Journal Article

The sensitivity and specificity of pain diagrams in rheumatic disease referrals

Angela Caines, Nooshin Samadi, Gillian Ouimet, Andrew Thompson and Janet E. Pope

in Rheumatology

Volume 51, issue 6, pages 1093-1098
Published in print June 2012 | ISSN: 1462-0324
Published online February 2012 | e-ISSN: 1462-0332 | DOI: http://dx.doi.org/10.1093/rheumatology/ker422
The sensitivity and specificity of pain diagrams in rheumatic disease referrals

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Objectives. To determine patterns on pain diagrams and corresponding diagnoses in patients referred to a rheumatology clinic and their sensitivity, specificity, and positive and negative predictive values (PPV and NPV, respectively).

Methods. All new adult patient referrals from two rheumatologists over 6 years were reviewed and eligible if a pain diagram had been completed and they were not previously diagnosed with a rheumatic disease. Pain diagrams completed by the patient were organized into patterns based on the location of joint and/or soft tissue areas by two independent observers.

Results. A total of 1101 patients were included. Five major patterns evolved: soft tissue (widespread pain or regional pain such as an entire arm) (n = 236), symmetrical articular (n = 647), asymmetrical articular (n = 136), monoarticular (n = 35) and back (n = 46); 480 had inflammatory arthritis, of whom 121 had RA, 35 PsA, 46 SpAs and 63 crystal arthropathy. FM or chronic pain also occurred in 63 and 25 had PMR. The sensitivity, specificity, PPV and NPV for polyarticular symmetrical pattern in RA was 87.6, 44.7, 16.4 and 96.7% and for inflammatory arthritis with symmetrical or asymmetrical pattern was 82.3, 37.4, 50.4 and 73.2%; and a back pattern in AS was 10.9, 98.9, 41.7 and 96.2%. Inter-rater reliability was high for monoarticular, symmetrical and asymmetrical patterns (intra-class correlation coefficient ≥ 0.777).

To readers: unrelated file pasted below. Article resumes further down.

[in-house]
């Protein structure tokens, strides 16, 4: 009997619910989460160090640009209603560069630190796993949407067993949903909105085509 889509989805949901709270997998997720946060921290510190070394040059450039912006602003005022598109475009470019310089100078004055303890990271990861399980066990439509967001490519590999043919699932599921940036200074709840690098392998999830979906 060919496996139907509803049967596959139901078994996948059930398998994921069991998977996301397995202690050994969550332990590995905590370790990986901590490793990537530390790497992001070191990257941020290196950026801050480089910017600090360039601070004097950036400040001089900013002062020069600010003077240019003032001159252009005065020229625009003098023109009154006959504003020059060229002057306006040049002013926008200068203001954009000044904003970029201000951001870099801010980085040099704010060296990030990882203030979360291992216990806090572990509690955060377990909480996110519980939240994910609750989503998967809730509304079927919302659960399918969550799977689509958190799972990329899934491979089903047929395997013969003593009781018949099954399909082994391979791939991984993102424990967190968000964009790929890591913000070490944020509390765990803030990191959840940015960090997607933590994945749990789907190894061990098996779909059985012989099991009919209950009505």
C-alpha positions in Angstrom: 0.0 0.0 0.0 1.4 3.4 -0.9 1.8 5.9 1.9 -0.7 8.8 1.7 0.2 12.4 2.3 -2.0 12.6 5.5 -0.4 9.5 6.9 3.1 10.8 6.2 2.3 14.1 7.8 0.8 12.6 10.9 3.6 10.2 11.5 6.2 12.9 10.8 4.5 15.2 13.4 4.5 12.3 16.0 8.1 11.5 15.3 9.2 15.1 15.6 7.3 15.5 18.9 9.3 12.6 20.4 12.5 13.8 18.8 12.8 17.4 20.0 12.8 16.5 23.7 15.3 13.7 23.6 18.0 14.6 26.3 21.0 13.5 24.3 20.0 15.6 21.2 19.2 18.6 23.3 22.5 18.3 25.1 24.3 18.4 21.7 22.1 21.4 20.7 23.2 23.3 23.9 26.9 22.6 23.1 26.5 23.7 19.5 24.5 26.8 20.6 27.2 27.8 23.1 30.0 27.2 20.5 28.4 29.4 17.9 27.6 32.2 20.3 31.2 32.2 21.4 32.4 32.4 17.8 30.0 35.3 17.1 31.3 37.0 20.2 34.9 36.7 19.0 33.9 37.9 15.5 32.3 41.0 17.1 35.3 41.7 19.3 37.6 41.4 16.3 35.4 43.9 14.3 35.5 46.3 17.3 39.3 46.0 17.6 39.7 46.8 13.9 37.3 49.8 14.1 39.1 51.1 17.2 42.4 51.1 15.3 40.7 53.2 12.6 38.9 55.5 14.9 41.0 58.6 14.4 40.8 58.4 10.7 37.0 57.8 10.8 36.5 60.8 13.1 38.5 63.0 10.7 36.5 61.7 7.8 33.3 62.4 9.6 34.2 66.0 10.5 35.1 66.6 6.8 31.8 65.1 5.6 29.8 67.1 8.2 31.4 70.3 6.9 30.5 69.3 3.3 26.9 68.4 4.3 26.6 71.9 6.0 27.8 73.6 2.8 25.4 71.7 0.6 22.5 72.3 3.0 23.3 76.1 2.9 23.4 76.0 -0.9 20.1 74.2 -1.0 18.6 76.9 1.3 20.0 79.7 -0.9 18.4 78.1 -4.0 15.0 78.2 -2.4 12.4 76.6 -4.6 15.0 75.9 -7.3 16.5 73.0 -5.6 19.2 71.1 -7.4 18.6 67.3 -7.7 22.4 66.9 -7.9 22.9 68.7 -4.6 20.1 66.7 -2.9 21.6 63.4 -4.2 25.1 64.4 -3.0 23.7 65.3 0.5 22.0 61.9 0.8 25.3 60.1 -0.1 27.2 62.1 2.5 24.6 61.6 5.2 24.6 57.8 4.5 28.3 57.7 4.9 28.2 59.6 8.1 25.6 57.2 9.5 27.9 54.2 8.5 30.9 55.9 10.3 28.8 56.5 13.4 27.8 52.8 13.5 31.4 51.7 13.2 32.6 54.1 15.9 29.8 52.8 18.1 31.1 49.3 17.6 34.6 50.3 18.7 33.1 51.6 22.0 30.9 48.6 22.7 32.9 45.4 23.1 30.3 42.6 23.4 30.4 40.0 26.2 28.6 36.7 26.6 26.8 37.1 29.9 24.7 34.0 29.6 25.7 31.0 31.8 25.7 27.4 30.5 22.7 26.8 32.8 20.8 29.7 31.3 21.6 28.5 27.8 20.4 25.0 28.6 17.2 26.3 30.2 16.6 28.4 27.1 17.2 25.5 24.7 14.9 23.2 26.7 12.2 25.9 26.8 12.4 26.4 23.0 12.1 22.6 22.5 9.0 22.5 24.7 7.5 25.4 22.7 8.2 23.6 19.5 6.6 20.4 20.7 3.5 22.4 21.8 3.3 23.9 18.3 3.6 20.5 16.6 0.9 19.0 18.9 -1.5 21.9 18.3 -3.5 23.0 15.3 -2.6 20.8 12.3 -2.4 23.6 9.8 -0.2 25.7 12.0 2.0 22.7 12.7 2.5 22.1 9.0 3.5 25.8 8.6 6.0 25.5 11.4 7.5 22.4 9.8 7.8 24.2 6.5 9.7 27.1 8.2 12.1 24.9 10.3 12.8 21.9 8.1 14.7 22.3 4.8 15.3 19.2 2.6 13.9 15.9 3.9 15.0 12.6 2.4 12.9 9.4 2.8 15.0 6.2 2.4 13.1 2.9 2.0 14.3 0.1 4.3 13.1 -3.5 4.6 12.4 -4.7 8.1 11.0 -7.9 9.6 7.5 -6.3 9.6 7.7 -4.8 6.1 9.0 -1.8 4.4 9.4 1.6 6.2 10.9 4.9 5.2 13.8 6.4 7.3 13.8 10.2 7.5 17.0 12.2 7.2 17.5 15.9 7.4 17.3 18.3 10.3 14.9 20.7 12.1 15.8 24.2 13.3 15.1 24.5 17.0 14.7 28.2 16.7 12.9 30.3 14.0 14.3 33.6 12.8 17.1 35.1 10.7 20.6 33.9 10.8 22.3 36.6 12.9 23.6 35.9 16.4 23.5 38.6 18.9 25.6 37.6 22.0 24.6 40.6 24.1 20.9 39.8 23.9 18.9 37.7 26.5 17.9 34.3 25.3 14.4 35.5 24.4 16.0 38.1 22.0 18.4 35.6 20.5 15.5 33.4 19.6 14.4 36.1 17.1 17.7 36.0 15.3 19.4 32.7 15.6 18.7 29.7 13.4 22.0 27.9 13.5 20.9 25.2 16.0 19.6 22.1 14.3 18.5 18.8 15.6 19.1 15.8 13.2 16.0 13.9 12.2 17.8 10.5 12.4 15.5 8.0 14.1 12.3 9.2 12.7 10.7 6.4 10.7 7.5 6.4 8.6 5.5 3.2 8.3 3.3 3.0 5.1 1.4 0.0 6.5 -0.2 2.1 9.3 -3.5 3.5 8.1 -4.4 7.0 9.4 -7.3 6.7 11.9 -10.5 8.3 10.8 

Conclusion. Pain diagram patterns may help to increase the likelihood of various rheumatic diagnoses including polyarticular pattern and inflammatory arthritis, and there was high inter-rater reliability. However, testing the value of pain diagrams in addition to a referral note is necessary to determine if they have added value.

Keywords: pain diagrams; specificity; sensitivity; positive and negative predictive value; screening tool; referral; rheumatology practice; rheumatoid arthritis; inflammatory arthritis; rheumatic diseases

Journal Article.  2832 words.  Illustrated.

Subjects: Rheumatology

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